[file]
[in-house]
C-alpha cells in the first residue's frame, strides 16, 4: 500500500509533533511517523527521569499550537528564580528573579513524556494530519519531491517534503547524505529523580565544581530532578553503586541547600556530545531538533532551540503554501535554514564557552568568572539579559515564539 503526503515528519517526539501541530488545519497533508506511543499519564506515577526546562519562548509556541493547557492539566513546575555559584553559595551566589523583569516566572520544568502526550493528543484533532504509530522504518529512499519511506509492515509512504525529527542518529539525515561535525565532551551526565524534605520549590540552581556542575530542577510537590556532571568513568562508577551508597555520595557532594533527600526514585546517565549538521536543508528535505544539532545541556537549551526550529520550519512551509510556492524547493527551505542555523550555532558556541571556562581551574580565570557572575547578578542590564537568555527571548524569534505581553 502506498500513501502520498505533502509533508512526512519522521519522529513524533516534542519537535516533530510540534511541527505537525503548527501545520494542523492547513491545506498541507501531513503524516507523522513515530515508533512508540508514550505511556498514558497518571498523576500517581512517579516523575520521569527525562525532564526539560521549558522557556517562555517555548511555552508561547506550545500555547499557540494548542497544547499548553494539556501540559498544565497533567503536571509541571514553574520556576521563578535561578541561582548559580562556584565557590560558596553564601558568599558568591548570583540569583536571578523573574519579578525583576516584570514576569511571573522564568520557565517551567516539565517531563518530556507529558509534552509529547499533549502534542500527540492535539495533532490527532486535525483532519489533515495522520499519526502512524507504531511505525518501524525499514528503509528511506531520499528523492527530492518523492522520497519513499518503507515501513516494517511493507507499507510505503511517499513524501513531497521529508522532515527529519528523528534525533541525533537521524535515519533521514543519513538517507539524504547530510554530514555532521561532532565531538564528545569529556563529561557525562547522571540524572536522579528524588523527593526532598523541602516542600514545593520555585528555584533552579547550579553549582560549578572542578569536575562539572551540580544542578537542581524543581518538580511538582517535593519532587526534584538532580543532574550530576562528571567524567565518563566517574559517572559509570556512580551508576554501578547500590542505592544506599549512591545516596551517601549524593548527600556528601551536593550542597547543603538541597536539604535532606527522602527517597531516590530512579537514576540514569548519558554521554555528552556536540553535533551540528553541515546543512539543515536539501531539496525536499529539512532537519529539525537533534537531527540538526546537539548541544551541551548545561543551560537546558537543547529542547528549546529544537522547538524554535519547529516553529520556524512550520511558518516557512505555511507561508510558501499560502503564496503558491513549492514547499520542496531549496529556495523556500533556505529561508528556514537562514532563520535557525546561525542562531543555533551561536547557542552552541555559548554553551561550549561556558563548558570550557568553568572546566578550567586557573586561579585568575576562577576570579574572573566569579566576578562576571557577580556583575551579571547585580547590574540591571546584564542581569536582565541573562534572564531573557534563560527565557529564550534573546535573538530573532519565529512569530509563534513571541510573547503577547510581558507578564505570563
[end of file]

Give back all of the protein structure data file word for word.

[in-house]
C-alpha cells in the first residue's frame, strides 16, 4: 500500500509533533511517523527521569499550537528564580528573579513524556494530519519531491517534503547524505529523580565544581530532578553503586541547600556530545531538533532551540503554501535554514564557552568568572539579559515564539 503526503515528519517526539501541530488545519497533508506511543499519564506515577526546562519562548509556541493547557492539566513546575555559584553559595551566589523583569516566572520544568502526550493528543484533532504509530522504518529512499519511506509492515509512504525529527542518529539525515561535525565532551551526565524534605520549590540552581556542575530542577510537590556532571568513568562508577551508597555520595557532594533527600526514585546517565549538521536543508528535505544539532545541556537549551526550529520550519512551509510556492524547493527551505542555523550555532558556541571556562581551574580565570557572575547578578542590564537568555527571548524569534505581553 502506498500513501502520498505533502509533508512526512519522521519522529513524533516534542519537535516533530510540534511541527505537525503548527501545520494542523492547513491545506498541507501531513503524516507523522513515530515508533512508540508514550505511556498514558497518571498523576500517581512517579516523575520521569527525562525532564526539560521549558522557556517562555517555548511555552508561547506550545500555547499557540494548542497544547499548553494539556501540559498544565497533567503536571509541571514553574520556576521563578535561578541561582548559580562556584565557590560558596553564601558568599558568591548570583540569583536571578523573574519579578525583576516584570514576569511571573522564568520557565517551567516539565517531563518530556507529558509534552509529547499533549502534542500527540492535539495533532490527532486535525483532519489533515495522520499519526502512524507504531511505525518501524525499514528503509528511506531520499528523492527530492518523492522520497519513499518503507515501513516494517511493507507499507510505503511517499513524501513531497521529508522532515527529519528523528534525533541525533537521524535515519533521514543519513538517507539524504547530510554530514555532521561532532565531538564528545569529556563529561557525562547522571540524572536522579528524588523527593526532598523541602516542600514545593520555585528555584533552579547550579553549582560549578572542578569536575562539572551540580544542578537542581524543581518538580511538582517535593519532587526534584538532580543532574550530576562528571567524567565518563566517574559517572559509570556512580551508576554501578547500590542505592544506599549512591545516596551517601549524593548527600556528601551536593550542597547543603538541597536539604535532606527522602527517597531516590530512579537514576540514569548519558554521554555528552556536540553535533551540528553541515546543512539543515536539501531539496525536499529539512532537519529539525537533534537531527540538526546537539548541544551541551548545561543551560537546558537543547529542547528549546529544537522547538524554535519547529516553529520556524512550520511558518516557512505555511507561508510558501499560502503564496503558491513549492514547499520542496531549496529556495523556500533556505529561508528556514537562514532563520535557525546561525542562531543555533551561536547557542552552541555559548554553551561550549561556558563548558570550557568553568572546566578550567586557573586561579585568575576562577576570579574572573566569579566576578562576571557577580556583575551579571547585580547590574540591571546584564542581569536582565541573562534572564531573557534563560527565557529564550534573546535573538530573532519565529512569530509563534513571541510573547503577547510581558507578564505570563